Special places are not only found in games – but also where games take place. For hundreds of thousands of gamers, Gamescom has been an absolute fixture on the calendar for years. The queues in front of the consoles should have been long again this week, but then came Covid-19. A digital event offered a replacement. But we were confronted with the question: Which moments in Cologne remained in our memories in all these years?

Joshua Hampf

There are numerous anecdotes and abstrusities that have taken place in the Cologne exhibition halls over the past twelve years. Or during evening celebrations. I drink a lot during gamescom. But picking a single moment out of the long gamescom days is incredibly difficult for me. I can’t decide which of these special moments I remember most. Hmm. At gamescom almost four years ago, I suddenly had an appointment with the boss of a very well-known smartphone manufacturer. An employee at the booth had obviously mistaken me for someone else – and because I somehow missed the right moment to clear up the misunderstanding, I had to go through with it. We sat in his chic trade show office for nearly two hours. There was champagne and canapés. We talked about the latest models, the smartphone hold haptic, screen-aspect-ratio-thing sizes,… – I tried to cover up my complete unknowingness by repeating his previous words in amazement. Somehow it worked out and we said goodbye after almost two hours. During this farewell, the aforementioned company boss had the latest model wrapped in a bag as a gift.

Even small, meaningless moments have taken their place in my gamescom memories. Martin Kesici, who desperately searched for someone to change a 50 Euro bill for him before the entrance to the (somewhat too glorified) Sony party. Or once, when I had lunch next to Hideo Kojima (at that time still at the Konami booth in the Business Center), but then had to leave at some point because the constant requests for autographs from the press representatives (who literally stormed into the booth) disturbed me during lunch. Or the many “fresh air breaks” where familiar PR people groused about the behavior of their developers (“off record”). Or the evil kick off inventor Dino Dini, who could only avert his impending defeat against me (4:0 at half time) in his arcade soccer remake because he had to set “something in the source code” correctly at half time. 4:5 after final whistle.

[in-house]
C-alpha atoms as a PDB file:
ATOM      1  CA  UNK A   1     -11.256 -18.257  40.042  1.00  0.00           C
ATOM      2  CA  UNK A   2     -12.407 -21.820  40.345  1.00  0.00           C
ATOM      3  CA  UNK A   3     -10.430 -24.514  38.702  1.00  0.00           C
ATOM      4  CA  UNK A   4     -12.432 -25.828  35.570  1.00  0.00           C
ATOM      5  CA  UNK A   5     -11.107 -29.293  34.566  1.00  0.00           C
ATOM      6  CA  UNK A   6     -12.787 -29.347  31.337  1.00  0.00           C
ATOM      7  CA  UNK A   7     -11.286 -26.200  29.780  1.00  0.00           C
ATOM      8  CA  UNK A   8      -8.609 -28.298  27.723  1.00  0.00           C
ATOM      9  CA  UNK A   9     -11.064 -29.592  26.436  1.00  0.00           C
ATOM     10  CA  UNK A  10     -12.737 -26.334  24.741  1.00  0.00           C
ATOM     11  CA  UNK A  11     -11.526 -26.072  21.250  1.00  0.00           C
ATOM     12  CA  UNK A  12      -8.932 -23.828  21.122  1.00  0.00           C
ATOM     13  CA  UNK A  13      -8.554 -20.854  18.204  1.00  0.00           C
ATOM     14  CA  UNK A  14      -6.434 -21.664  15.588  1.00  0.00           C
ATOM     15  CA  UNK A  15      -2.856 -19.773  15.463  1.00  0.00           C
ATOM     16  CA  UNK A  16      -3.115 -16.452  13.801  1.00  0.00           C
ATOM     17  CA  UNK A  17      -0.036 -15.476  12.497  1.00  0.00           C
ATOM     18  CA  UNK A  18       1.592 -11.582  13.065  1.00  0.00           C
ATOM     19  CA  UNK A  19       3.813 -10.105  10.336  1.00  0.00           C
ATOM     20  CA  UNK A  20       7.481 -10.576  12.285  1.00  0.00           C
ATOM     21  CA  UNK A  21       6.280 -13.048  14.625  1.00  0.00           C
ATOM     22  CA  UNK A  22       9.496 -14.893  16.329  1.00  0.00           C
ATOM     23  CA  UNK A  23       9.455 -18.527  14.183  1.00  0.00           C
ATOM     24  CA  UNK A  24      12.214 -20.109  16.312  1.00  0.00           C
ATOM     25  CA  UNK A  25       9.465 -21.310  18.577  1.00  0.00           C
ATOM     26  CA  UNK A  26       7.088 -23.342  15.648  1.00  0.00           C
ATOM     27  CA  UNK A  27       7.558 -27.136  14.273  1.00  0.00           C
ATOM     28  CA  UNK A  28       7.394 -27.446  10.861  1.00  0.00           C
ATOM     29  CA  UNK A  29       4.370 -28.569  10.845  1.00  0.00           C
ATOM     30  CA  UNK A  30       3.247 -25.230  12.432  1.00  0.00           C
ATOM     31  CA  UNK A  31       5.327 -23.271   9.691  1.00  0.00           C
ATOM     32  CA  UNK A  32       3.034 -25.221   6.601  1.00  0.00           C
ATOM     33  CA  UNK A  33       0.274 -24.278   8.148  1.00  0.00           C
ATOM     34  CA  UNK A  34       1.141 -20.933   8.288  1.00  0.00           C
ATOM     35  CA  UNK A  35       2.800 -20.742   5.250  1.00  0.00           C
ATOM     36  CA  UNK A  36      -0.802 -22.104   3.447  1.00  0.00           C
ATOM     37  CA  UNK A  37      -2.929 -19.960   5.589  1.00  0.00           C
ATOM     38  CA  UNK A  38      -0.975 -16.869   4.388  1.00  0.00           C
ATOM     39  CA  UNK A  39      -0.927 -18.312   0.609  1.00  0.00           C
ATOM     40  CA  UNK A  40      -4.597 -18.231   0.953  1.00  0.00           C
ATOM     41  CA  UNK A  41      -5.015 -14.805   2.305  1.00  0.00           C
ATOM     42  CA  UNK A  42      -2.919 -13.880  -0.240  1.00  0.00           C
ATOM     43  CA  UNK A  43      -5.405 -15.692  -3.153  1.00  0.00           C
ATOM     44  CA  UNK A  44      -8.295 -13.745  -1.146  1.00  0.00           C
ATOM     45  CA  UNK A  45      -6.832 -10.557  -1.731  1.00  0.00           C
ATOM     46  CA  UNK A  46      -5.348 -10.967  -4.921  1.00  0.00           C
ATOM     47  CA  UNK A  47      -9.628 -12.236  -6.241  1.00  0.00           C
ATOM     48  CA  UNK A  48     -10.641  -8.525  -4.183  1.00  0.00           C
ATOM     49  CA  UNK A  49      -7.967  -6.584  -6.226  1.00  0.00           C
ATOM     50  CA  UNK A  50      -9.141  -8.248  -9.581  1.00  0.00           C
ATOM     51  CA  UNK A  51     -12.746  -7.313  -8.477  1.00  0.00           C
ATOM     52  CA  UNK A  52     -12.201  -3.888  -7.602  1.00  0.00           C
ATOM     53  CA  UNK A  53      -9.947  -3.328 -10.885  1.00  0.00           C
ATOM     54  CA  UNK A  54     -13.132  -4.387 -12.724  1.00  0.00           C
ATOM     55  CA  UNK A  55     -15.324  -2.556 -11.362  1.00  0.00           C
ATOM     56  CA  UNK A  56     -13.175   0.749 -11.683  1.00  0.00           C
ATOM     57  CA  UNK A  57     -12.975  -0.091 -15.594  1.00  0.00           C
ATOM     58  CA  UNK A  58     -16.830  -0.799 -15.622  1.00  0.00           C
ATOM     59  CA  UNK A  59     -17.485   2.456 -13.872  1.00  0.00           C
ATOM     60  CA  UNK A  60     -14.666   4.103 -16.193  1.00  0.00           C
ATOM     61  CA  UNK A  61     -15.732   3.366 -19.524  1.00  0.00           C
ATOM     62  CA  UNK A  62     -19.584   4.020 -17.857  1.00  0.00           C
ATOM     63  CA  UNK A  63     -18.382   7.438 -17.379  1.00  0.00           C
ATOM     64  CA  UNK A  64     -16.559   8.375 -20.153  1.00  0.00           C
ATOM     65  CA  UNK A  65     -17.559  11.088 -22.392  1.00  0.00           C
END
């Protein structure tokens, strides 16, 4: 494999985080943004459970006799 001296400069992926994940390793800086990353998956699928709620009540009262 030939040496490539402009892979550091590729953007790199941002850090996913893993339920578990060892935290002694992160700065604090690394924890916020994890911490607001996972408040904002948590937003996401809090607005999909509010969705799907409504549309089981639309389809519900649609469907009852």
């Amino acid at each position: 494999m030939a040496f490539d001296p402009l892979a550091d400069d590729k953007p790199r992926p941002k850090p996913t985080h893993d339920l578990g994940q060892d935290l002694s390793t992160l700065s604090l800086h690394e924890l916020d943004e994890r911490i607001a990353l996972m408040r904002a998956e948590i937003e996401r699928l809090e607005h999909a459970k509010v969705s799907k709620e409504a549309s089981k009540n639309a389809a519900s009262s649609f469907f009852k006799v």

If I had to name a moment that was special to me in all these years, it would be the great conversation with German adventure game developer Martin Ganteföhr. Scheduled as a 15-minute interview, we conducted the conversation over an hour during a “fresh air break”. His leaps of thought, which always picked up the thread at the end and dealt with topics such as transhumanism, wage equality and developer reality, still resonate today. We both simply skipped our follow-up appointments. I miss gamescom this year.

Benjamin Gildemeister

I’ve never been to the Gamescom, but I did visit its predecessor in Leipzig, the Games Convention, several times. In the mid-2000s, the registration of media representatives was handled… a little bit differently. It was a time right before every moron had its own gaming website (today it would be a YouTube channel), so they were more generous with issuing press passes. And in some shady ways I was getting full press access for several years and felt like a king when I walked through the wide and empty corridors of the press area, while deep below me and trough enormous windows, I saw the masses squeezing and jostling towards the entrance. In truth, I was just some nerdy dude whose access to the press area could not be justified in any way. Empty halls, short queues, exclusive hands-on stations at the publisher’s booths – it was wonderful. I especially remember a team of young Polish developers who had an inconspicuous booth in the middle of the PC area. A few friends and myself stumbled upon it by chance. When they saw our press passes, they asked if we were interested in a presentation of their debut title. I was moderately interested and didn’t want to waste the team’s precious time on someone who was anything but a multiplier, but because the team was so likeable and euphoric and I didn’t want to reveal my imposture, we got into conversation. They were so enthusiastic about showing their game in Germany at such an important and large convention and were so passionate about their project that I agreed with a somewhat guilty conscience. They were actually members of the development team and not just the marketing department. We were led into a kind of cave, which was elaborately decorated, and were given a dedicated, roughly 90-minute long presentation of the title that was so important to these young people from Poland. And the game actually did look really interesting and promising. Afterwards, we got some pretty valuable goodies like a leather mouse pad, which I still own today, and said goodbye to these very nice people. I found them to be naive and hoped that the brutal gaming industry would not grind them up and that they had not overreached themselves with the booth. And I hoped that there would be some real journalists who would visit them and then maybe actually would write a few lines about this ambitious title. I felt guilty because I certainly had raised false hopes after the team had spent so much time on a group of nerds without getting any kind of return on their investment. I never forgot that incident, but my guilty conscience has subsided a little since CD Project Red made a humble profit with the The Witcher franchise.